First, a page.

Friday, January 4, 2008

No Room For Modesty

I spent more than 30 hours in in ER at Red Deer Regional Hospital. I was to be in Intensive Care, but the first bed available was in Emergency. Because I needed monitoring, it was the only other place I could be housed.

A few ICU beds opened that first evening, but trauma patients needed them far worse than I did. Sure I wanted my own room, but it’s hard to wish for it knowing there are only two ways a hospital bed opens.

My doctor, a resident in Internal Medicine, had been consulting with my Rocky doctor over the weekend so he knew exactly what was going on. He had the case because the cardiologist was on vacation.

I left the oxygen behind in Rocky and as soon as I was settled Red Deer I had the catheter removed. This pleased me no end even as it would have been a lot more convenient later that night when the 24 hour urine collection started. This was for the amyloidosis test, and I was all for it.

ER is a busy place and it’s hard to get to sleep. My intellectual capacity was down to maybe 70 per cent when this started and it has been slow coming back. I couldn’t concentrate enough to do a progressive relaxation induction on myself to get to sleep. Instead, I managed to picture a peaceful scene of a large lake between some lushly covered hills in a jungle or rainforest. But no matter how hard I tried to change it, my mind lake was a deep, beautiful yellow from a sunrise or sunset because while I was constructing it a Code Yellow, missing patient, had been called.

I’d decided to go gluten-free there so that my sinuses would remain fairly clear. If I was to have breathing difficulties, then I wanted to know exactly where they came from. The hospital did okay although it helped that I was quite hungry. I even liked the corn meal mush I was served for breakfast. In fairness there was rice toast and a hard boiled egg, too. Eggs and I both need salt and there was none to be had for me. I was beginning to feel like the salt-sucking creature from “The Mantrap” episode of Star Trek who had to have it to survive.

The big urine collection was due to start at 7 a.m. at the morning shift change. Instead my night nurse, a 30ish fellow, decide to start it at midnight. This was okay with me, especially as he decided he was going to pour the offerings into the collection container for me. I’d been told earlier that I was to do this myself.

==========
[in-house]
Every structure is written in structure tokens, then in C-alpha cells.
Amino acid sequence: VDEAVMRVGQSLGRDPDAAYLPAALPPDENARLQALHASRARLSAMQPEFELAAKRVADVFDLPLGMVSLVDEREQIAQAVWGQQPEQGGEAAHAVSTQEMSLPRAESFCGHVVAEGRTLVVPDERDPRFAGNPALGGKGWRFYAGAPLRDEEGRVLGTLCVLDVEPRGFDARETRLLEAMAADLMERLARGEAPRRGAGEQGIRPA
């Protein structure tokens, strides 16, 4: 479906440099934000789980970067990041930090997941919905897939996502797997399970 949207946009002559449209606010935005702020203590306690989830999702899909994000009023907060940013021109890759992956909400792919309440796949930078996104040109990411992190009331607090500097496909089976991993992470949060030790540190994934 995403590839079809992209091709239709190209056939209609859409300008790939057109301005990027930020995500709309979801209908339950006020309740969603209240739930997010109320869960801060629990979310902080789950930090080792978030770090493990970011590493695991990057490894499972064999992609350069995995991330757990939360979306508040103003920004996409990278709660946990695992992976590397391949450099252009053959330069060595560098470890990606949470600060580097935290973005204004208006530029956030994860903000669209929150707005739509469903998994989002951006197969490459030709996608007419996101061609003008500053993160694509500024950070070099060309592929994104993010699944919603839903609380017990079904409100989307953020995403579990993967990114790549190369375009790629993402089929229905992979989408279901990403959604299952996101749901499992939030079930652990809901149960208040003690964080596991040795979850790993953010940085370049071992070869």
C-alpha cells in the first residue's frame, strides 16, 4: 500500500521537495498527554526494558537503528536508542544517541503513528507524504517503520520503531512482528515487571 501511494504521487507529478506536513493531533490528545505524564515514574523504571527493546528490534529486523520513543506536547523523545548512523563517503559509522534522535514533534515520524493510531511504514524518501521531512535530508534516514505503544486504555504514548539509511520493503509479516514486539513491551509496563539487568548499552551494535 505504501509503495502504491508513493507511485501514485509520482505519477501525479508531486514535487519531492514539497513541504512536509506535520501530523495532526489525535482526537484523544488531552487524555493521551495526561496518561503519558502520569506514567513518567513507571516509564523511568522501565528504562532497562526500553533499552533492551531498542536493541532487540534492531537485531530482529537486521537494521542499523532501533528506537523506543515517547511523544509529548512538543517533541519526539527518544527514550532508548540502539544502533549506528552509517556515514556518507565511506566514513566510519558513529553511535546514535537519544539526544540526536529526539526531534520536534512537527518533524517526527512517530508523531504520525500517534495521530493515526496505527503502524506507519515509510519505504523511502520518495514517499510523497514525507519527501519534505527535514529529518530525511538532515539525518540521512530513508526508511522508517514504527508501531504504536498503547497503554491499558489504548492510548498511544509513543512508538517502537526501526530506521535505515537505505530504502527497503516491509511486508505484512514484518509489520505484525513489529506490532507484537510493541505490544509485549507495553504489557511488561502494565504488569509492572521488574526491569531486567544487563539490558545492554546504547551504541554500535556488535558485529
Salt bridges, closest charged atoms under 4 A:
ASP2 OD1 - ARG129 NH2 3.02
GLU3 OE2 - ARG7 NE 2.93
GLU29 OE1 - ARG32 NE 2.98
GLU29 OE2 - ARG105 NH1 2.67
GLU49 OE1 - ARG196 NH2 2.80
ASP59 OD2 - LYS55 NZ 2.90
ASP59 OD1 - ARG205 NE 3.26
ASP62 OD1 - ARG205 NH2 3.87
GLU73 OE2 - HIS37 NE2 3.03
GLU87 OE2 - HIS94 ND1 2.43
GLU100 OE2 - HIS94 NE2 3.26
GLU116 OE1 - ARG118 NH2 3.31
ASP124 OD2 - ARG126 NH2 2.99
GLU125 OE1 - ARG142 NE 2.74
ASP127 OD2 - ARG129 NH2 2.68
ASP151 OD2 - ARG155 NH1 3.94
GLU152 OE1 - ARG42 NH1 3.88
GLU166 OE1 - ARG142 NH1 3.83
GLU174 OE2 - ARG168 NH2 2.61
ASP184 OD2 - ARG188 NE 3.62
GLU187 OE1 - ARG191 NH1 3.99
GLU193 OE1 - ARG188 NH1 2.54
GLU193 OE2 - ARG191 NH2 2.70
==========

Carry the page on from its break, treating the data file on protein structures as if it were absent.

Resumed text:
My Commode Chair, already important, became the focal point of my existence. I was tethered to many machines so it was close by and, because of the need to save each drop, a plastic, removable “hat” was fitted over the container.
Modesty has no place in this. Mike was there all day and needed to keep an eye on me when I got out of bed. If my curtain was open too much a nurse had to close it unless Mike was there and I had to ring for the nurse when it was time to add to the bottle. I washed my hands with some large wet wipes used for bathing.

I have to say the ER nurses were phenomenal. Some were pulling 16 hours shifts because the hospital is short-staffed. They remained professional, courteous, and smiled even as they had to run into my room every few minutes.
My cardio monitor was uncommonly sensitive. When I moved, especially my right arm, it would disturb one of the leads stuck to me and it would go off. A nurse had ot check each time this happened. It sounded like that scene in the Star Trek two-parter, “The Menagerie,” where Captain Pike has realized what Spock is planning for him and he desperately signals “No.”

I had my first of three echocardiograms the next day. This is an ultrasound of the heart where more than 50 different pictures taken. I had a quick look at the screen and saw a thin skeletal shape hammering up and down. It was right out of a Tim Burton movie.

I felt sorry for the nurse who’d accompanied me down to the ultrasound room. She was a friendly, talkative woman in her late 20s who was in the middle of a 16 hour shift. As we waited for the pictures to be checked the diuretic continued its mission. Waiting to get back to my room was not an option. I still wasn’t supposed to walk around, but there was a bathroom about 10 feet away and we decided to chance it and she let me walk to it and back.
Yes, my doctor caught us but that went okay. The reason I felt sorry for her was we were still collecting my urine and she had to carry the little collection hat back to my room.

We do not pay these people enough.


the Bag Lady said...

Ver-r-r-y interesting! (The Bag Lady would have commented sooner, but her cat unplugged her keyboard from her CPU...and it took a few minutes to figure out what was wrong.)

Crabby McSlacker said...

Very amusing account of what must have been an incredibly difficult situation.

(I love the yellow lake you were stuck with for your visualization!)

Guess the only upside is that it must make being back home especially sweet after all you went through.

Reb said...

Are you sure the Yellow Lake was from the Code Yellow and not the diuretic?

Leah J. Utas said...

dfBag Lady - Clever puss wanted some attention.

Crabby - Glad it was amusing.

Reb - Yup. Fair question though.

Talia said...

Welcome back Leah

Hope your recovery goes well, and nice to see you seeing the funny side of things

Leah J. Utas said...

Thank you, Talia.

Anonymous said...

I am so glad you are back. I missed your comments over at Crabby's.

Leah J. Utas said...

Why Holly, what a lovely thing to say.